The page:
This Easter I arranged for a photographer to take a family portrait.  I was trying, with a picture, to battle ‘the empty nest’ feeling.   Jeff, Heather and their kids live out of town.  Mike and Elizabeth are involved in a new church plant in Tampa.  Over the last three years my Dad and Mother died.

“Traditionally, photography is supposed to capture an event that has passed…but photography brings the past into the present when you look at it.”  – photographer Julian Schnabel

Here’s a professional portrait of Duane’s family circa 1966:

We still joke about the non-professional infamous ‘pink shirt’ Mitchell family portrait of 1982:

I looked for a Bible verse about the empty nest, and found, “He sets the lonely in families.” Psalm 68:6.   I used to think it meant, “God puts us in families so we won’t be lonely.”  But my parents lived out the real meaning.  They invited the lonely to join our family

Mother taught a Bible class of young adult ladies  at Berachah Church.  Those women married and her class morphed into the Young Marrieds.

Mother and Dad invited couples from the class for dinner.  Two reasons this was not easy:

  1.  Our split level house in Abington was small, all of 1746 square feet.  The dining room probably 10 feet by 10 feet.  The pine drop leaf table set in the middle of the room had two leaves that could stretch the table to squeeze  maybe 12 people around it, extending into the living room.
  2. Mother did not like to cook.  She did prepare simple suppers for us.  Mealtime was important and happy.  Her strategy, most afternoons, was to drive to the Food Fair, 10 minutes away, to choose ‘something’ for dinner. 

To overcome her dislike of preparing food, while still having people over, Mother rotated three simple, ‘set’ company menus.  The first, was a ham dinner.  The second dinner included a casserole.    A dessert created from a Jello box or ready made graham cracker crust.  The third, Golfer’s stew, used Campbell’s soup.  Layer Beef chunks with chopped onions, white potato chunks, and sliced carrots.  Pour a can of tomato soup and a can of mushroom soup over all and top with a can of peas.  It earned the name ‘golfer’s stew’ because you could bake it in the oven at 275 degrees for five hours, or long enough to play a round of golf.  Mother never played golf, but it was easy and served a crowd.  Add lots of rolls, and a tossed salad, and no one would go home hungry.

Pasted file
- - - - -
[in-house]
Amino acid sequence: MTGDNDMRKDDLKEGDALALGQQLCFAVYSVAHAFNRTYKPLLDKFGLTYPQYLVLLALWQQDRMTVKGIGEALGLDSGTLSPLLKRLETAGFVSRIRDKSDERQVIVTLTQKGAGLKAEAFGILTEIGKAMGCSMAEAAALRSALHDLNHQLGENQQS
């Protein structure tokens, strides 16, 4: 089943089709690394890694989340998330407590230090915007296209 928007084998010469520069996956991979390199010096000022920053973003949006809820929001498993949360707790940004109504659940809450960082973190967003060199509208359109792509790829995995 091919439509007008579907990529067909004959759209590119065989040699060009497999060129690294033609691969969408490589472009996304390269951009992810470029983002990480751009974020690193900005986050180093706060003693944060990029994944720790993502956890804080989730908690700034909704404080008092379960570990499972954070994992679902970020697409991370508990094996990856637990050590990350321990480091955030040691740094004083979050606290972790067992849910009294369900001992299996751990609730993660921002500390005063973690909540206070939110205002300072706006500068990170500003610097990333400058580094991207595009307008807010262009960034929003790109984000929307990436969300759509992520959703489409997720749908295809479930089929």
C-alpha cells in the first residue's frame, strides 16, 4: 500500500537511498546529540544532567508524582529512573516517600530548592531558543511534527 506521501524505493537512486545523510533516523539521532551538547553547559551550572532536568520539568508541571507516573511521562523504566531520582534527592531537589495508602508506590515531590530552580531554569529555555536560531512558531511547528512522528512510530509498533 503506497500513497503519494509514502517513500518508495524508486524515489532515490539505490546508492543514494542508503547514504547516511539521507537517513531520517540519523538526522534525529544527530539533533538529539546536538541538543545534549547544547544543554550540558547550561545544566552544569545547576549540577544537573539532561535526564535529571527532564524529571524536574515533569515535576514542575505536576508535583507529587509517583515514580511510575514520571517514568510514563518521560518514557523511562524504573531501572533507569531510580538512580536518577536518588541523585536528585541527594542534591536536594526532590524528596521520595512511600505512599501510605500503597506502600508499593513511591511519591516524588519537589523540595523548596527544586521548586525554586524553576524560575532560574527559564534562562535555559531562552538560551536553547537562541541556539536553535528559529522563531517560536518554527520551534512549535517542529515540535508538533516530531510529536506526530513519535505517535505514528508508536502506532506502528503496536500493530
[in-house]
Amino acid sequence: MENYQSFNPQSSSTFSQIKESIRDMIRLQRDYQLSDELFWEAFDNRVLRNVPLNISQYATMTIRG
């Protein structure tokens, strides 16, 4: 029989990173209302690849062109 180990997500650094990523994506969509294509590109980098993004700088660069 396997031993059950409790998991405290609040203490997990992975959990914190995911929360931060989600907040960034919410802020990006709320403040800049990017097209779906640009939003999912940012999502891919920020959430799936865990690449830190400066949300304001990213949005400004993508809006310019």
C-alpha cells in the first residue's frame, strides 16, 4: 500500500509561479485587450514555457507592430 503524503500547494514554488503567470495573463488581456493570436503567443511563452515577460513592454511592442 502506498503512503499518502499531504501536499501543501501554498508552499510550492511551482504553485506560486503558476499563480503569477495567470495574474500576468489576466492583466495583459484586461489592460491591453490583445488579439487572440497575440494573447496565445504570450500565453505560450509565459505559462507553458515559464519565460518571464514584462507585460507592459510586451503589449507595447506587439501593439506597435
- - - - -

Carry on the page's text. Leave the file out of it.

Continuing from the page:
For her birthday one year, Mother’s best friend Grace Chittick gave her a white ceramic soup tureen and ladle dotted with blue flowers.   Golfer’s Stew became almost elegant when presented in that dish.

The evening of the dinner, Wendy, Jennifer and I sat segregated from the company, at our kitchen table.  The Young Married class was jammed around the dining room table.  They were laughing and talking, ignoring us kids, just inside the adjacent room.   Dad began ladling the Golfer’s Stew from the tureen onto each plate.

“Eat up!”  Dad encouraged, while he tried to make sure he retrieved an even amount of meat/potato/carrots from the stew onto each plate he filled.  Mother gave us our stew to eat in the kitchen, then stepped into the dining room and glanced at the stew in the tureen.  She was surprised at how little was left in the bottom.  Dad had three more plates to fill!

“Just a minute,”  Mother said to Dad,  leaning over to take the tureen.  “I’ve got more stew in the kitchen.”

She turned and walked into the kitchen.   She set the tureen on the counter.  She lifted the cooking pan with the stew, and scraped out the few remnants of carrots and potatoes.  Mother glanced at us, stabbing our stew with our forks.  “Wait, girls!”

Mother grabbed each of our plates.   She slid our uneaten portions into the tureen, and breezed back into the dining room.

“Here we are,”  Mother set the tureen back in front of Dad. “There’s plenty.”

We didn’t really like Golfer’s Stew that much anyway.

Our family moved to Minnesota in 1970.  At Thanksgiving dinner that year, Dad’s voice cracked with emotion when he gave the blessing.  It was just the six of us around the table.  We were used to celebrating with cousins, aunts and uncles.  Every year after that, Mother and Dad invited people from church who did not have family or a place to go for Thanksgiving.

Having people over for lunch or dinner wasn’t only about eating.  It was the ambiance and conversation.  The food wasn’t gourmet, but there was always a tablecloth, and lit candles.  Dad told funny stories.  Mother came across interesting dinner questions in her reading that would promote discussion and laughs.

“What are you looking forward to this week?”  was a favorite question.  Mother would go around the table, making sure each person had a chance to answer, and be listened to.

Mother and Dad taught me that the essence of etiquette was considering the other person and how to make them feel comfortable.  That hospitality was work but balanced with bountiful rewards.

Our Easter portrait session produced fun pictures:

But God’s serendipitous plan for the family with the empty nest, having people over,  is better.

“Don’t forget to show hospitality to strangers, for some who have done this have entertained angels without realizing it!”  Hebrews 13:2

 

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